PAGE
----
Thursday, December 19, 2013

These Are a Few of My Favorite (Bookish) Things—Part 2

The day before leaving on a big trip is not my favorite.  Not.  At.  All.  I spend the day running around like a crazy woman trying to get everything together and wondering why the heck I thought traveling (with 4 kids, no less) would be a swell idea.  I'm still woefully behind on posting reviews, but that's just going to have to wait—we're hitting the road bright and early tomorrow morning, so I only have so much time today for anything besides trip prep.  I did want to post Part 2 of my favorite bookish things before I disappeared from the blogosphere, though.  I've got my priorities, you see.

Here we go, with four more of My Favorite (Bookish) Things:

1.  I love this quote by Dr. Seuss, especially when painted by Nicole DeFord.  I adore her whimsical style, which you can see on proud display at her Etsy shop, Jelly Bird Signs.  Nicole's fabulous to work with—she's fun, creative and does a beautiful job with all her pieces.  This gem was $30 (plus shipping):


I couldn't get a good picture of my sign (I had her customize mine by changing all the green words in the above sign to red) with my camera phone, so here's the one Nicole uses.  Isn't it the cutest sign?  Wouldn't it make a wonderful present for the book lover in your life (which might just happen to be you)?  Well, it's too late to order one in time for Christmas gift-giving, but who needs a reason to purchase something as lovely as this?

2.  Wouldn't it be nice to have your own, personal proofreader to edit everything you write before you print it off or send it out?  The Grammar Nazis in your life would surely appreciate the effort.  As would your audience, be it a professor, your boss at work, or the fortunate soul who plucks your manuscript out of the slush pile.

Proofreaders, sadly, are quite expensive to hire, especially to comb through everything you write.  So, some very clever folks out in California created Grammarly, an affordable, easy-to-use online proofreader that goes far beyond your word processing program's Grammar Check.  For a monthly fee, you can use it to scan all the documents you write—term papers, office memos, manuscript queries, newsletters, etc.  You simply import or cut and paste the text you want edited, hit enter and let the program do its job.  Within minutes, it will begin highlighting problem areas.  Not only does it show you potential errors, but it also explains the grammar/punctuation/style rules you may be violating.  If you're worried that you might be unintentionally poaching someone else's words, you can use Grammarly's Plagiarism feature to make sure you're giving credit where credit is due.  Another big plus to the program is that it points out stylistic no-no's, like redundant word choice and overuse of passive voice.  It also keeps track of your most common editing mistakes so that you can avoid making them in the future.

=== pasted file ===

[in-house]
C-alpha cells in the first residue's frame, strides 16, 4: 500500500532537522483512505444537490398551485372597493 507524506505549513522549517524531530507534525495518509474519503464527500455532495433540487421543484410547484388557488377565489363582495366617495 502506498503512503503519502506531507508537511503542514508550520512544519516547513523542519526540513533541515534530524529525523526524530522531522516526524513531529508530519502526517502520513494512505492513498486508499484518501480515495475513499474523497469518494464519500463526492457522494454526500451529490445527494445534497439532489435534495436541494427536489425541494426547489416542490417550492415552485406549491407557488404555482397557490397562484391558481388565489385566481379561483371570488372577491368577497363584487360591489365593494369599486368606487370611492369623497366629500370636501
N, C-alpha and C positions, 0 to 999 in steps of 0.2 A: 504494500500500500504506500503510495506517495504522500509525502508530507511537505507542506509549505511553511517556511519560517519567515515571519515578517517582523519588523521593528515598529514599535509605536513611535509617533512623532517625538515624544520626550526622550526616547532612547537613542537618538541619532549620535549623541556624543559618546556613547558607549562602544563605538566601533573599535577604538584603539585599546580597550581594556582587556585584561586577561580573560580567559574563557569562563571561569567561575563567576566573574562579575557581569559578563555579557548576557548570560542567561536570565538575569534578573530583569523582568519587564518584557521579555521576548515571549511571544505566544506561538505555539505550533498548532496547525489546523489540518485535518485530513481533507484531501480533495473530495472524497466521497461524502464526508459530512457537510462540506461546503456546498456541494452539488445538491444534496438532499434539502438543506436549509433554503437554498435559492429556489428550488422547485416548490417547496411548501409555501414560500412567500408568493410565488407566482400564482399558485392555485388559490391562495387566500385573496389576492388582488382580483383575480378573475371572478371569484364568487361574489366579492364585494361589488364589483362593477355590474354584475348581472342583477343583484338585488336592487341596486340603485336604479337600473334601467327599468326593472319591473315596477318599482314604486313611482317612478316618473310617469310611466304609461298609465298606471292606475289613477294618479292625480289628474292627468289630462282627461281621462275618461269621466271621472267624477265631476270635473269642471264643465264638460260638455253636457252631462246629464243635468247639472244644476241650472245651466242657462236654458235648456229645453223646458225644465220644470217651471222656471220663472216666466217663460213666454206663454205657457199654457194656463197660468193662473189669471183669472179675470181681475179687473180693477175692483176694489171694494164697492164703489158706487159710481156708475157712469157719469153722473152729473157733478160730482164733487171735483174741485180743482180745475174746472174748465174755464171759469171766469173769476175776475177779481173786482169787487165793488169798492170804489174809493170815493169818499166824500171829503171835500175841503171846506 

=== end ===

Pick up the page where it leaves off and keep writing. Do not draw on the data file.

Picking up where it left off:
Want to try it out for yourself?  Go to Grammarly.com, drag-and-drop some text into the box and, voilá, magic will happen.